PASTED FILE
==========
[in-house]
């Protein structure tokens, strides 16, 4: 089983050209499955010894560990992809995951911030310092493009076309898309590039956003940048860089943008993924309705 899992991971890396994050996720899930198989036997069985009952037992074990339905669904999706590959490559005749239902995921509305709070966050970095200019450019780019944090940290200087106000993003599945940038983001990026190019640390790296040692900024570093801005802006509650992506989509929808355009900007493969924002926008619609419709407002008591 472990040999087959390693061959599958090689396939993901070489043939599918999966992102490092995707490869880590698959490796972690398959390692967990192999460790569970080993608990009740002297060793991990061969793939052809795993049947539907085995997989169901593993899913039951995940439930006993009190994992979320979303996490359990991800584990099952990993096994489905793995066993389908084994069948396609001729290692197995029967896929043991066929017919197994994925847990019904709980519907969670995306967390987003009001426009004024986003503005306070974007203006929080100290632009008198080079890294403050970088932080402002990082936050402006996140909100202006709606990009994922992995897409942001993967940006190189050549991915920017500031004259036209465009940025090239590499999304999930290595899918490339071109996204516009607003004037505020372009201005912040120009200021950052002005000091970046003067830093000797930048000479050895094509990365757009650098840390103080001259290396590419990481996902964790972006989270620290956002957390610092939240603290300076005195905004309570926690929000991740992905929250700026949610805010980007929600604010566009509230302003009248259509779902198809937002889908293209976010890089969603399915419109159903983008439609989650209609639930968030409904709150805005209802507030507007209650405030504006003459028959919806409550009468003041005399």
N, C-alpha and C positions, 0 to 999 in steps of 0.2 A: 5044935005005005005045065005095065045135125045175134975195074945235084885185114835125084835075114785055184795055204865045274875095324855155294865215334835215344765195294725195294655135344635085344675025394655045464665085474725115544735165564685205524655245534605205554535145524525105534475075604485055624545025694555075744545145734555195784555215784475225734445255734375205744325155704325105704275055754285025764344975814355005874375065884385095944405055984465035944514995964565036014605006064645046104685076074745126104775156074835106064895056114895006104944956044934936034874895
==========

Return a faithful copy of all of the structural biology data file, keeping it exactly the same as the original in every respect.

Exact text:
[in-house]
């Protein structure tokens, strides 16, 4: 089983050209499955010894560990992809995951911030310092493009076309898309590039956003940048860089943008993924309705 899992991971890396994050996720899930198989036997069985009952037992074990339905669904999706590959490559005749239902995921509305709070966050970095200019450019780019944090940290200087106000993003599945940038983001990026190019640390790296040692900024570093801005802006509650992506989509929808355009900007493969924002926008619609419709407002008591 472990040999087959390693061959599958090689396939993901070489043939599918999966992102490092995707490869880590698959490796972690398959390692967990192999460790569970080993608990009740002297060793991990061969793939052809795993049947539907085995997989169901593993899913039951995940439930006993009190994992979320979303996490359990991800584990099952990993096994489905793995066993389908084994069948396609001729290692197995029967896929043991066929017919197994994925847990019904709980519907969670995306967390987003009001426009004024986003503005306070974007203006929080100290632009008198080079890294403050970088932080402002990082936050402006996140909100202006709606990009994922992995897409942001993967940006190189050549991915920017500031004259036209465009940025090239590499999304999930290595899918490339071109996204516009607003004037505020372009201005912040120009200021950052002005000091970046003067830093000797930048000479050895094509990365757009650098840390103080001259290396590419990481996902964790972006989270620290956002957390610092939240603290300076005195905004309570926690929000991740992905929250700026949610805010980007929600604010566009509230302003009248259509779902198809937002889908293209976010890089969603399915419109159903983008439609989650209609639930968030409904709150805005209802507030507007209650405030504006003459028959919806409550009468003041005399």
N, C-alpha and C positions, 0 to 999 in steps of 0.2 A: 5044935005005005005045065005095065045135125045175134975195074945235084885185114835125084835075114785055184795055204865045274875095324855155294865215334835215344765195294725195294655135344635085344675025394655045464665085474725115544735165564685205524655245534605205554535145524525105534475075604485055624545025694555075744545145734555195784555215784475225734445255734375205744325155704325105704275055754285025764344975814355005874375065884385095944405055984465035944514995964565036014605006064645046104685076074745126104775156074835106064895056114895006104944956044934936034874895